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Oct
27
2020
Yarn Registry
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Yarn Registry – at the strongman contest at the Greene County Fair

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In addition to the demolition derby and pee-wee goat show (in which little kids were showing – or being pulled around by – equally cute goats), visitors to the Greene County Fair were able to check out a strongman contest. Regional strongpeople competed last Saturday in a contest set up by Xenia’s Christ Strength gym. The contest was alongside one of the fairways, between displays of Bobcats and other pieces of construction equipment. Bleachers were set up in a semi-circle around a grassy area, where the fearsome strongmen apparatuses lay waiting. More weight was readily accessed from the backs of pickup trucks pulled up to grassy stage.

Orie Barnett own the gym and was officially in charge of putting on the contest. It was his sixth overall for the fair and his 34th since he began promoting them in 1999. His gym trains people specifically for strongman contests. The clientele are universally the kind of people you’d want around if you ever find yourself pinned under something you can’t move. In fact, as the Christ Strength gym is in a garage, they literally do pick up cars. The crew train three days per week, and anyone is welcome to join them.

The contestants competed in five events: pushing up 900 pounds in a wheelbarrow, bench-pressing an increasingly heavy cart, walking around in a circle with a barrel full of cement, lifting stones over higher and higher bar, and holding overhand a barbell with 123-283 pounds. Barnett said he follows a light diet to get into strongman shape. “When it’s light – I eat!” he laughed.

Teresa came down from Columbus specifically for the Greene County Fair contest. This year was her fourth year competing in strongman contests. She was wearing singlet and a lifting belt. Her husband picked up the sport when she was pregnant, and after watching him train, she was eager to join in. It felt great hitting benchmarks you’d never thought you’d make, she said, noting that she made it to nationals last year.

Men and women alternated turns. There was genuine excitement when someone requested more weight. “Add another nickel? Another dime?” Five or ten more pounds were added to each side. “We all know this ain’t a competition,” said the announcer. Everyone was just trying to do their best. Jason, from Xenia, got up from the bench after bench-pressing a few hundred pounds. “I’m going to be sore tomorrow,” he said.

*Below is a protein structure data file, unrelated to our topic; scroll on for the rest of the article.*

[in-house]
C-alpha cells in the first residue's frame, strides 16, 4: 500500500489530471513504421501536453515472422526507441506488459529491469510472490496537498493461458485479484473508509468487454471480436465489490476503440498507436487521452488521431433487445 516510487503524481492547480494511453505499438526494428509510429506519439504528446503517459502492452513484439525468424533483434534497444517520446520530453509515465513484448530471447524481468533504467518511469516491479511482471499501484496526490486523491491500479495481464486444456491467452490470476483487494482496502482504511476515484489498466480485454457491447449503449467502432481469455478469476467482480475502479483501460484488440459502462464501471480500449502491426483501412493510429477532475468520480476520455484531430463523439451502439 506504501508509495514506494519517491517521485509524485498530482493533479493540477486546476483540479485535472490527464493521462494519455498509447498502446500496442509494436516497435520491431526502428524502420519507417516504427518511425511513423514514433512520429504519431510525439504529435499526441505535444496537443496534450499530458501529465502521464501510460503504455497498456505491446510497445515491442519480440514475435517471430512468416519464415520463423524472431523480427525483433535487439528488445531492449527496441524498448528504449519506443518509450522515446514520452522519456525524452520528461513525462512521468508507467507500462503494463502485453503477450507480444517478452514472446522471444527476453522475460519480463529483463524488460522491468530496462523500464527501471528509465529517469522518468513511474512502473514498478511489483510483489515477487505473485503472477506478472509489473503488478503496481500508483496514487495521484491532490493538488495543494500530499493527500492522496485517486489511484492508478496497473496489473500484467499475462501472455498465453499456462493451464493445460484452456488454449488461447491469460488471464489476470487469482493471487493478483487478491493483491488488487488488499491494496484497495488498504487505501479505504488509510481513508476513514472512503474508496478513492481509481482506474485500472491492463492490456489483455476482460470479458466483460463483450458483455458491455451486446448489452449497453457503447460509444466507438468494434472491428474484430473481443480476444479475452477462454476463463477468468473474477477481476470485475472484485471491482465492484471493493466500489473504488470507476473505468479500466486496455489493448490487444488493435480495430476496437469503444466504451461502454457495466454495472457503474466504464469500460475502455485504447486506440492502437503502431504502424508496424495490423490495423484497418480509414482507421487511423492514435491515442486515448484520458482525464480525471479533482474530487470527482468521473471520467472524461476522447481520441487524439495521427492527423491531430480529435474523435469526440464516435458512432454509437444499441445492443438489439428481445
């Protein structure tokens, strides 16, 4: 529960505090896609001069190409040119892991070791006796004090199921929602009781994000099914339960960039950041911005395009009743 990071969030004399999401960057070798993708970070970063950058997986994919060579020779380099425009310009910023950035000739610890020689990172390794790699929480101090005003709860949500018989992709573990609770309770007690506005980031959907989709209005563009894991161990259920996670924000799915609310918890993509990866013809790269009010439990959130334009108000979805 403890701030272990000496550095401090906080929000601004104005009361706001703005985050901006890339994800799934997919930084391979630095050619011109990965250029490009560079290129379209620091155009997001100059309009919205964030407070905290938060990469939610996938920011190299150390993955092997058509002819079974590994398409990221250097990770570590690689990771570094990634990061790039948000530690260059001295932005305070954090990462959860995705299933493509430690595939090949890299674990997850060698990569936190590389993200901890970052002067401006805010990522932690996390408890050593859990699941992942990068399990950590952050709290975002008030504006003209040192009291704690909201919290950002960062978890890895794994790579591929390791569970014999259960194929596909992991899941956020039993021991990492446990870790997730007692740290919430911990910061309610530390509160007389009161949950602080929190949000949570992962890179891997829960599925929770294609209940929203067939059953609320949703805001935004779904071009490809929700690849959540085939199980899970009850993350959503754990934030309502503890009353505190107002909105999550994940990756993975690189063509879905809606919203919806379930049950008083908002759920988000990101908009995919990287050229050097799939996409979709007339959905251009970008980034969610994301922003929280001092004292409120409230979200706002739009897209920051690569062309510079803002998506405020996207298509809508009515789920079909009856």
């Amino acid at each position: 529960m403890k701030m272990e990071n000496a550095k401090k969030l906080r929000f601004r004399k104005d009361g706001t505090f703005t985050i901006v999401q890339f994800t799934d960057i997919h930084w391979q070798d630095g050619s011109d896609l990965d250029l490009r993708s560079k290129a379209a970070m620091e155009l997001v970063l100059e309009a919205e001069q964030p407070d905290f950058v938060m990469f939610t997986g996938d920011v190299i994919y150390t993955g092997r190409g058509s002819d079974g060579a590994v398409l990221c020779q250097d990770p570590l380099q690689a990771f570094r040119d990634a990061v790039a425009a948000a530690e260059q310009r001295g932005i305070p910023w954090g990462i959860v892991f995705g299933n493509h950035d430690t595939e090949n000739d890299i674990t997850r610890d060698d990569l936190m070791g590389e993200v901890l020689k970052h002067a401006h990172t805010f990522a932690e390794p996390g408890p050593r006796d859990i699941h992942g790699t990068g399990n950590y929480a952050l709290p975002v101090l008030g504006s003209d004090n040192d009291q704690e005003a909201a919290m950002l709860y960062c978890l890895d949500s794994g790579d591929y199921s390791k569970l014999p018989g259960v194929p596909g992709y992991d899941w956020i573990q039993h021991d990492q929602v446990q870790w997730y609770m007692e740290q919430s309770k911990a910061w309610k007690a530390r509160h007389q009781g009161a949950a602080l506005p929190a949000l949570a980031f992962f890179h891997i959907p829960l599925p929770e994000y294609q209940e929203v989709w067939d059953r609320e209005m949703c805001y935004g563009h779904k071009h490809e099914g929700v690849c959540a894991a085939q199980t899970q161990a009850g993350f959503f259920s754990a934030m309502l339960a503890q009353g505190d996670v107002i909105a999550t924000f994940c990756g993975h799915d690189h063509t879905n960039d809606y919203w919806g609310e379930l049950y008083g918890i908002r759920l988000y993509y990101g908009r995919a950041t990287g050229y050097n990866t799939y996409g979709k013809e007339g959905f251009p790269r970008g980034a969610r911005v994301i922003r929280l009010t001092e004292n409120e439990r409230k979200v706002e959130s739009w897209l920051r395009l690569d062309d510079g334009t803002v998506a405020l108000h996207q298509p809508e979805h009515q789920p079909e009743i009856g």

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As it turned out, most of the contestants were regular members of the gym, and not many people had signed up. Members of the audience were invited to participate in order to make the contest last a little longer. A few men and women in the audience looked at each other and shrugged, and then walked up to proving grounds. The crowd cheered every time someone decided to give it a shot. (Yours truly politely declined.)

One guy was there with his family, and the announcer called him out. He folded his arms and took a step back. He then looked at his wife and two daughters. He knew what he had to do. “I didn’t convince him – his girls did!” said the announcer.

The dad quickly blazed through four or five rounds of increasingly heavy weight. He bench-pressed until he couldn’t. He stood up, stretched, and calmly walked back over to his family. He was greeted by his daughters, who stood on one leg to lean over and kissed him on the cheek. “You’re so strong!” one said. He may not have been able to lift more than some of the full-time strong men, but his barely suppressed grin showed he impressed the people he wanted most to impress.

Such went the next round of the contest. Men and women, ranging from relative newcomers to masters (50+) continued to do celebrate their considerable strength and the camaraderie their gifts inspire. It was not about ruthless competition, but doing your best and impressing people because you did.

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